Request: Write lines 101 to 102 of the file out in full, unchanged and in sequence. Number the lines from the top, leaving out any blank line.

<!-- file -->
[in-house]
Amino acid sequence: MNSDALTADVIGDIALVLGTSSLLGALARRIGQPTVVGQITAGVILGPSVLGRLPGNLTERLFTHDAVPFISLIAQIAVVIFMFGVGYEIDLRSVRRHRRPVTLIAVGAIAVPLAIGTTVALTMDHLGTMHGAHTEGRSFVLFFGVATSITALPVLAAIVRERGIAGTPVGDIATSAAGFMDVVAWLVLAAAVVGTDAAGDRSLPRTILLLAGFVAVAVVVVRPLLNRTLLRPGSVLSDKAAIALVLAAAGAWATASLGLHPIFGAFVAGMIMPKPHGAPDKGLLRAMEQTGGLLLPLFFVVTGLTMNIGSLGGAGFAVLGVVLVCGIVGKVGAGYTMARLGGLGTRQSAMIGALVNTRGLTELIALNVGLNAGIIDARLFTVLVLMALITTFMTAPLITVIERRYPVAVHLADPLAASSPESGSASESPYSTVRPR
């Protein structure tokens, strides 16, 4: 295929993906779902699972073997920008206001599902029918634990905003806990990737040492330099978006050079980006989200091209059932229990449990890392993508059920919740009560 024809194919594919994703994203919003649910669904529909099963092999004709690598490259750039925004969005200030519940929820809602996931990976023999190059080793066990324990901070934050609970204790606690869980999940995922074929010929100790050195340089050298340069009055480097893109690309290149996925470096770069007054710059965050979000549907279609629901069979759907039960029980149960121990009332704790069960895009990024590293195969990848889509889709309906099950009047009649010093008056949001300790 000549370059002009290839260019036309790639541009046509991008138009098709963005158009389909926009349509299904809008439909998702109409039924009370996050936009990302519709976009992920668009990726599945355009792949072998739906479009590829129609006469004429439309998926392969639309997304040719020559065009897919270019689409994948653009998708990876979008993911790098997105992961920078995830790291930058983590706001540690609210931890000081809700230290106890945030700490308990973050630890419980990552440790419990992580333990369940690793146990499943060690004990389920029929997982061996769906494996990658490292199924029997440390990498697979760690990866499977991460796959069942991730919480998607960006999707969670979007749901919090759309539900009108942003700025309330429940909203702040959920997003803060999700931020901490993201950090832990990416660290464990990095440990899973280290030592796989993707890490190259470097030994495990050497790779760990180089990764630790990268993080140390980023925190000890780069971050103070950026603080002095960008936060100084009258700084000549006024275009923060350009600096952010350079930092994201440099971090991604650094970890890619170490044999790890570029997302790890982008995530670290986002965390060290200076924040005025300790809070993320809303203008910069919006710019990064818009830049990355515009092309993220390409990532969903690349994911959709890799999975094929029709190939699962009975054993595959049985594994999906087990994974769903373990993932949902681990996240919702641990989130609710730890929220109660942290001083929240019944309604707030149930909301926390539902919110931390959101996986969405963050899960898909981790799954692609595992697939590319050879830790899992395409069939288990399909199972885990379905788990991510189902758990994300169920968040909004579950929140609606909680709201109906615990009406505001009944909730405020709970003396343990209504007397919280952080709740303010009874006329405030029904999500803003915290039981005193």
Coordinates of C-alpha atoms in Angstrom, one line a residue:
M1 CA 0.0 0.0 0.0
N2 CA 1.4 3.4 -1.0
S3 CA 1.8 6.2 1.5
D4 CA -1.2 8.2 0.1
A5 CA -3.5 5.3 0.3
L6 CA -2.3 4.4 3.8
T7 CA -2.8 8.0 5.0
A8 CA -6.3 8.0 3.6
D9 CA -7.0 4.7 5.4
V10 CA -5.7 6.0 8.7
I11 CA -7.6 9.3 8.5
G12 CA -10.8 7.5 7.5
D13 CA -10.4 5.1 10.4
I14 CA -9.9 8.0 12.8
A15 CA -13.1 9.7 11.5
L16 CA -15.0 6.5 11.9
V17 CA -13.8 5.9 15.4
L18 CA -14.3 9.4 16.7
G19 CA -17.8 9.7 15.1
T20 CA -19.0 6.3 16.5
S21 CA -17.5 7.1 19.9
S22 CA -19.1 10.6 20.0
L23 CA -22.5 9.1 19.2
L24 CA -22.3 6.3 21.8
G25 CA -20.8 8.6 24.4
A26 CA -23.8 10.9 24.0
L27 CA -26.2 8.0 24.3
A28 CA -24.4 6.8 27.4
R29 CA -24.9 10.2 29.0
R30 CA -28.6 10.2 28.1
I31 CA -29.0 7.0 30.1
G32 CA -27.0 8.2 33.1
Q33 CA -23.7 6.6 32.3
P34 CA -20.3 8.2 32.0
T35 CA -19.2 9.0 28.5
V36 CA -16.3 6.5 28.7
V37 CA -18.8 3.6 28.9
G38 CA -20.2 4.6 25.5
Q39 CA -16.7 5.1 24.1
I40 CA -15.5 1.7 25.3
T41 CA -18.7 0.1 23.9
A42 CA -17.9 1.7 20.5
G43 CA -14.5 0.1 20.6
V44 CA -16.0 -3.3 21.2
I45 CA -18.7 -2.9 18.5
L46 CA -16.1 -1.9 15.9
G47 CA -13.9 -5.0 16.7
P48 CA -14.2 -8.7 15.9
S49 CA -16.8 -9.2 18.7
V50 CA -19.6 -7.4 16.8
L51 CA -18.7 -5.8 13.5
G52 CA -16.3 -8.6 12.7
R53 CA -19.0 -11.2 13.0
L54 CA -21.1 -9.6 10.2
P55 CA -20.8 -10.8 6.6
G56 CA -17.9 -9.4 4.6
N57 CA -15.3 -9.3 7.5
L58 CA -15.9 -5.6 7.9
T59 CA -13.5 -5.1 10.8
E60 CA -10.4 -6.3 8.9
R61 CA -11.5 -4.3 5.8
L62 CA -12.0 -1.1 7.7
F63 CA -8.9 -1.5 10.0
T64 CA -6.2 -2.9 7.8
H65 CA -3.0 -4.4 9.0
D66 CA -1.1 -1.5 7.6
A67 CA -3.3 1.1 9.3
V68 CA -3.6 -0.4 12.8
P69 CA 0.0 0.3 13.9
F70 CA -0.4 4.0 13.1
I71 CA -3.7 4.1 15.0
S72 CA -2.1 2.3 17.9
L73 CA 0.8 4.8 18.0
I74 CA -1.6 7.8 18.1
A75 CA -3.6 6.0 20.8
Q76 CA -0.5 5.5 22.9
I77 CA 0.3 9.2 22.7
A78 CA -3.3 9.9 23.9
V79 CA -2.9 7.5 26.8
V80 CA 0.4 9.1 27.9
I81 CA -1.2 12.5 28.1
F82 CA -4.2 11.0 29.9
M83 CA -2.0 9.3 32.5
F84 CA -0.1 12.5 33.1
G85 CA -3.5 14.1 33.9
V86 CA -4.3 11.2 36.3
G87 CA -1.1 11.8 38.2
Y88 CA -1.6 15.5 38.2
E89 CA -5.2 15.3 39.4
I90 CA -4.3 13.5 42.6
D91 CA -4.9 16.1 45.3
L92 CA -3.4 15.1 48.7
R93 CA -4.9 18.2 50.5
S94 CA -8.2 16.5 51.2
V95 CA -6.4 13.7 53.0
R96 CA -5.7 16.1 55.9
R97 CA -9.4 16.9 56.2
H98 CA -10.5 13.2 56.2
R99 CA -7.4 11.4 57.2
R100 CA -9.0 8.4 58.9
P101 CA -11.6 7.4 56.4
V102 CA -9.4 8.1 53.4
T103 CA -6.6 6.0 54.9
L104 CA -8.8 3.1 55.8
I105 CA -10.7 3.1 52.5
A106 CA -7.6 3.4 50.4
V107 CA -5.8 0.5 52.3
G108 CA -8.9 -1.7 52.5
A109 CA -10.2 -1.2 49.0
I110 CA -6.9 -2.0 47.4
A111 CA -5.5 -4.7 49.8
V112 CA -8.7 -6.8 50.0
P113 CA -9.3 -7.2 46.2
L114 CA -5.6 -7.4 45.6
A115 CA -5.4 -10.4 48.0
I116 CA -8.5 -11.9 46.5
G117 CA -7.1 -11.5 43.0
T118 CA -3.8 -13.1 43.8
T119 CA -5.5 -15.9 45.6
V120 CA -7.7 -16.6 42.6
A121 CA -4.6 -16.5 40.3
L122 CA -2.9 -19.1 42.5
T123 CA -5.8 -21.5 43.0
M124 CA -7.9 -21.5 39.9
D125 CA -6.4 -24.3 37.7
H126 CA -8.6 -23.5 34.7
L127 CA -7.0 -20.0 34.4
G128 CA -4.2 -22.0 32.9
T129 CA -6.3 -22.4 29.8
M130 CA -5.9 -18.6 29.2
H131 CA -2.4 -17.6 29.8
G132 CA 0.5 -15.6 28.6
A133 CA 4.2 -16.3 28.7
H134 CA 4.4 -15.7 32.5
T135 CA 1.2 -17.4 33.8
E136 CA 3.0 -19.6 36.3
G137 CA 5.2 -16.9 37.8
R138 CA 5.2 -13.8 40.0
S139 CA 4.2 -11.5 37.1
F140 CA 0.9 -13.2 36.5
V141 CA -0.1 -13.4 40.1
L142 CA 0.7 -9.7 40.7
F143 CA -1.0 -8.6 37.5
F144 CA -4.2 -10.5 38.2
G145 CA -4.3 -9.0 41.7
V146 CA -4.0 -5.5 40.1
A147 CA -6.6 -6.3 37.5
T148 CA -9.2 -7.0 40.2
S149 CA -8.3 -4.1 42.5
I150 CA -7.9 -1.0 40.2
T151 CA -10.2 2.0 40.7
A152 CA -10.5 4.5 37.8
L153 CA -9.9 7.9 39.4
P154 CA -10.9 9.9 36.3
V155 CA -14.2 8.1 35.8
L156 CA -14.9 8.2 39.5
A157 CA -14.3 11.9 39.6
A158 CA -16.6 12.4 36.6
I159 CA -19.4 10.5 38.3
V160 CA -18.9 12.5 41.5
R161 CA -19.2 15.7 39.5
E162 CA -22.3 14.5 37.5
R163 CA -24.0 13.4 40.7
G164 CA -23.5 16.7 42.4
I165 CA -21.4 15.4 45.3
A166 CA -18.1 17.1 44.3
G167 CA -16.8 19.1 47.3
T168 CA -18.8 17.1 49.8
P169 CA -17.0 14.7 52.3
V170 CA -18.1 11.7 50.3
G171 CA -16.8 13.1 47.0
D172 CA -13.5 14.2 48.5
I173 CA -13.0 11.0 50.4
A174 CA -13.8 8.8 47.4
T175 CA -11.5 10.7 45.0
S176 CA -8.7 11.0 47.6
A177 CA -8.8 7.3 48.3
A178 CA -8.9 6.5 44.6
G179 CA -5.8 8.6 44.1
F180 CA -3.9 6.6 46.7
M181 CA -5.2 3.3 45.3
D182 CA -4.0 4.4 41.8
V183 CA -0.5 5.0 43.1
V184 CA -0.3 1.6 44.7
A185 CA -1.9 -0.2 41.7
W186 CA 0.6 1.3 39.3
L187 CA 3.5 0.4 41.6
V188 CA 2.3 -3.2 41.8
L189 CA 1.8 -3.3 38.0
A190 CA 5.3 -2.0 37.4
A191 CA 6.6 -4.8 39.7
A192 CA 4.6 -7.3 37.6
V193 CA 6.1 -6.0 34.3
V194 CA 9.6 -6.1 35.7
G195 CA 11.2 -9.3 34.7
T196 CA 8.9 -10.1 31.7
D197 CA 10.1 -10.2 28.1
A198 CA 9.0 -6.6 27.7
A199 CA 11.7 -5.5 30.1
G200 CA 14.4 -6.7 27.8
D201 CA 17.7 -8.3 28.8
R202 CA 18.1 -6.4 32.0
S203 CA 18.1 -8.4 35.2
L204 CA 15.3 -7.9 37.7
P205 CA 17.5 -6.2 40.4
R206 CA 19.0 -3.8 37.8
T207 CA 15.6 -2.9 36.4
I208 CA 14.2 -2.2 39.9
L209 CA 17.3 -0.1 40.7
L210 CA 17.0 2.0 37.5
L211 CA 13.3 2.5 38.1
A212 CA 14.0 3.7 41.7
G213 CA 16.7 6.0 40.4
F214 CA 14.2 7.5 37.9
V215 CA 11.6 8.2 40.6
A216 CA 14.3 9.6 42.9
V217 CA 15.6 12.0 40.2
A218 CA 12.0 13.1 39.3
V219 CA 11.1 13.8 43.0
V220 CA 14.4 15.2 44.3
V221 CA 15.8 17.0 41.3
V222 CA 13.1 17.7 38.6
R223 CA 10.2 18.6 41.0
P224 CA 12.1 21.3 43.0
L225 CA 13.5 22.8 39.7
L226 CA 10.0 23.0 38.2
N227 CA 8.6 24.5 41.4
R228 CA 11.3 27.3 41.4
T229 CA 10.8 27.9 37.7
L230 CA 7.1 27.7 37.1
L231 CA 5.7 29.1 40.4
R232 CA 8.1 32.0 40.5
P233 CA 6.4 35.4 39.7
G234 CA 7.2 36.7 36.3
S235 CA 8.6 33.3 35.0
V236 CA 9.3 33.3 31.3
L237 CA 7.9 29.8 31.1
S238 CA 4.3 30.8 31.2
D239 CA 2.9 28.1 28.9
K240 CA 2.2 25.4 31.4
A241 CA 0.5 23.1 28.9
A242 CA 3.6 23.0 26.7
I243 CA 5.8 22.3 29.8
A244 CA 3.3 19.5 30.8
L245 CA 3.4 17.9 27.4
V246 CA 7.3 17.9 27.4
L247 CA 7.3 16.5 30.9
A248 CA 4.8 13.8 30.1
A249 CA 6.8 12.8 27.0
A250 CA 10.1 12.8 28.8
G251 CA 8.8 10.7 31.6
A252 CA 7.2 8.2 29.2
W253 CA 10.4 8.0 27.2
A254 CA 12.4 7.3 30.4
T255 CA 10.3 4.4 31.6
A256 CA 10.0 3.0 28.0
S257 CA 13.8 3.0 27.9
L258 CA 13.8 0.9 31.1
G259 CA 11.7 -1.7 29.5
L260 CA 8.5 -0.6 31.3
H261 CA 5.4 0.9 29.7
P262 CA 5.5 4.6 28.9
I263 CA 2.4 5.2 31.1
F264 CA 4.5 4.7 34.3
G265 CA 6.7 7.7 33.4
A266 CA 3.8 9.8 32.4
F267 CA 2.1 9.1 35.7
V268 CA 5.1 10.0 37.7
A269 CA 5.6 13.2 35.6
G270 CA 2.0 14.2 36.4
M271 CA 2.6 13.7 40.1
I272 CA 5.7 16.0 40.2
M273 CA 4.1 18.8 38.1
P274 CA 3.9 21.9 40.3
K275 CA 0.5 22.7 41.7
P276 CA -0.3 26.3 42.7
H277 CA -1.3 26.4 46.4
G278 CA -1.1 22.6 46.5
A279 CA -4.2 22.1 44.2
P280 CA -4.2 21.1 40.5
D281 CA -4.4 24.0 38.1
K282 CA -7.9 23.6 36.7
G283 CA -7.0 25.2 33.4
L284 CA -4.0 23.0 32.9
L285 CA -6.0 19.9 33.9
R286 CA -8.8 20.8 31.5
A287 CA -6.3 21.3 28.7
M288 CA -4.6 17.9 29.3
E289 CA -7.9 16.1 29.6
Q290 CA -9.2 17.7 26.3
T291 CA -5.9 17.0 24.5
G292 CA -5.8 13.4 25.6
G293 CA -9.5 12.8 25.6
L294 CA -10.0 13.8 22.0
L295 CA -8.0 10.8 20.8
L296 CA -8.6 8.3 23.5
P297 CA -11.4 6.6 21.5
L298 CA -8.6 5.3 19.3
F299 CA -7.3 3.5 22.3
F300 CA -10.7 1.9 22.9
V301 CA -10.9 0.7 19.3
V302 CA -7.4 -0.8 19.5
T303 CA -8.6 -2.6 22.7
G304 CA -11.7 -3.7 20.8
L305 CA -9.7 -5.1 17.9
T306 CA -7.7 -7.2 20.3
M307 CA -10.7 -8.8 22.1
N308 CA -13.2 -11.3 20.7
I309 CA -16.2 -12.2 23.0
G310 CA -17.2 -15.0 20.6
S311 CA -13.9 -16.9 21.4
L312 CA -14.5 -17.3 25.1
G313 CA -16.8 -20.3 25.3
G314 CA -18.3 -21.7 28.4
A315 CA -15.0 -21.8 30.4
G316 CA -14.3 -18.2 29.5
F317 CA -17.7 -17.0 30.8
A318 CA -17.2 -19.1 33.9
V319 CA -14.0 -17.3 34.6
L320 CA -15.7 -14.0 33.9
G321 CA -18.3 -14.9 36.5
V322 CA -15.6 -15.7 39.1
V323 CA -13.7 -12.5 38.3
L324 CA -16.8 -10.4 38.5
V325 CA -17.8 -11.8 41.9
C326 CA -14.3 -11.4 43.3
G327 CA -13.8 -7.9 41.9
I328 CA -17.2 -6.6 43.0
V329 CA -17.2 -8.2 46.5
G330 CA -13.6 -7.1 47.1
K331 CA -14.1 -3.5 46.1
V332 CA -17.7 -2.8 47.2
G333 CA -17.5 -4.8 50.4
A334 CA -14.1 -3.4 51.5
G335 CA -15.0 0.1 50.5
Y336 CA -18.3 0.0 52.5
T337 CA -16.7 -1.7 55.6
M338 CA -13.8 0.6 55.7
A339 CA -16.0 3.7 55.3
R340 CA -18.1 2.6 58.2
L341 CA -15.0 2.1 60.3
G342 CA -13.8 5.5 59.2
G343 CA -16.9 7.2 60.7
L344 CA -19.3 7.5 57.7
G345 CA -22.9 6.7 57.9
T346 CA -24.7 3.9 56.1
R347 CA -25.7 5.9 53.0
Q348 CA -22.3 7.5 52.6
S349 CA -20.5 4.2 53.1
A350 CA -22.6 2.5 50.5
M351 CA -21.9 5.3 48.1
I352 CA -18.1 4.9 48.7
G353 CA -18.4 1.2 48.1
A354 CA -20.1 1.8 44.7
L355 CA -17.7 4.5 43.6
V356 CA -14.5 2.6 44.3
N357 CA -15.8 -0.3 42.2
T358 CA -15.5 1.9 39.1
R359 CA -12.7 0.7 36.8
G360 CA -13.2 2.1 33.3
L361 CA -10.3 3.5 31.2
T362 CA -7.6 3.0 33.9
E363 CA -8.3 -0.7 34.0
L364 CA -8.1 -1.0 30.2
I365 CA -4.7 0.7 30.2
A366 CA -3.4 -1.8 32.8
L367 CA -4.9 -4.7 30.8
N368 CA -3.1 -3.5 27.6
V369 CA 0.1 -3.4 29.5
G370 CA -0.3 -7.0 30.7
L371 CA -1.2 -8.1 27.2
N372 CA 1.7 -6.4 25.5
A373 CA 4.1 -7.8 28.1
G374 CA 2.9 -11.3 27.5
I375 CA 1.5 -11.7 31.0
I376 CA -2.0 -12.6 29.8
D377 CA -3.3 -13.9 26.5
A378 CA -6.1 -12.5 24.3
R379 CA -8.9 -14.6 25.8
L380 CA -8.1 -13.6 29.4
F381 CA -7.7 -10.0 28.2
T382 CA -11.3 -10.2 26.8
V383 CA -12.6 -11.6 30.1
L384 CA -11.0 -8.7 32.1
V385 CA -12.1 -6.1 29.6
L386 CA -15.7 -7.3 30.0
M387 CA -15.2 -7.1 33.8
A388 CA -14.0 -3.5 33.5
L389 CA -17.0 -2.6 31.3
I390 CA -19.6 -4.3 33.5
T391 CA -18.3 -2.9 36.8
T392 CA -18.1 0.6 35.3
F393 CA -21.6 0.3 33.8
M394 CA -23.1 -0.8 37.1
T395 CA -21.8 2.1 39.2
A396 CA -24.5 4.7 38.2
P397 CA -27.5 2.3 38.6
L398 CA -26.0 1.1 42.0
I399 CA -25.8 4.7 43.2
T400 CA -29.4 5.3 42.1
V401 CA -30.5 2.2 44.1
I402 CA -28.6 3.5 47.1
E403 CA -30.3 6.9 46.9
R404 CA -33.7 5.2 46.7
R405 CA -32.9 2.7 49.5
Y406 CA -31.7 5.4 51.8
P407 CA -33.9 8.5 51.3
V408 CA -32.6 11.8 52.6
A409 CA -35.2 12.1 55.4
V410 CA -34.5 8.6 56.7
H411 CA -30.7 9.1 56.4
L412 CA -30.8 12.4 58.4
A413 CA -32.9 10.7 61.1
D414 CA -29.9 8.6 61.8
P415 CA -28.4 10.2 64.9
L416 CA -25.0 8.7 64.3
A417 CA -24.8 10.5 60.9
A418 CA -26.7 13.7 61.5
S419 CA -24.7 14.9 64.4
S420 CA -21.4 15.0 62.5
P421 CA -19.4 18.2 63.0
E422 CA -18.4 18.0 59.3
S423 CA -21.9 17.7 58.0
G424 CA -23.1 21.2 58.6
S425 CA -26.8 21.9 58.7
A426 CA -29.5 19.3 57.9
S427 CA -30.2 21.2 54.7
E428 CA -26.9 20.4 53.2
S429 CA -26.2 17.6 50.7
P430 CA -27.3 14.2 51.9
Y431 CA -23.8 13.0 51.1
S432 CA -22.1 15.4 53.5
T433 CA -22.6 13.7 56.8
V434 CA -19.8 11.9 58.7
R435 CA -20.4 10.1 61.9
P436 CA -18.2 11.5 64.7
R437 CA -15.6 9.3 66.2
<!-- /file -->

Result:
R97 CA -9.4 16.9 56.2
H98 CA -10.5 13.2 56.2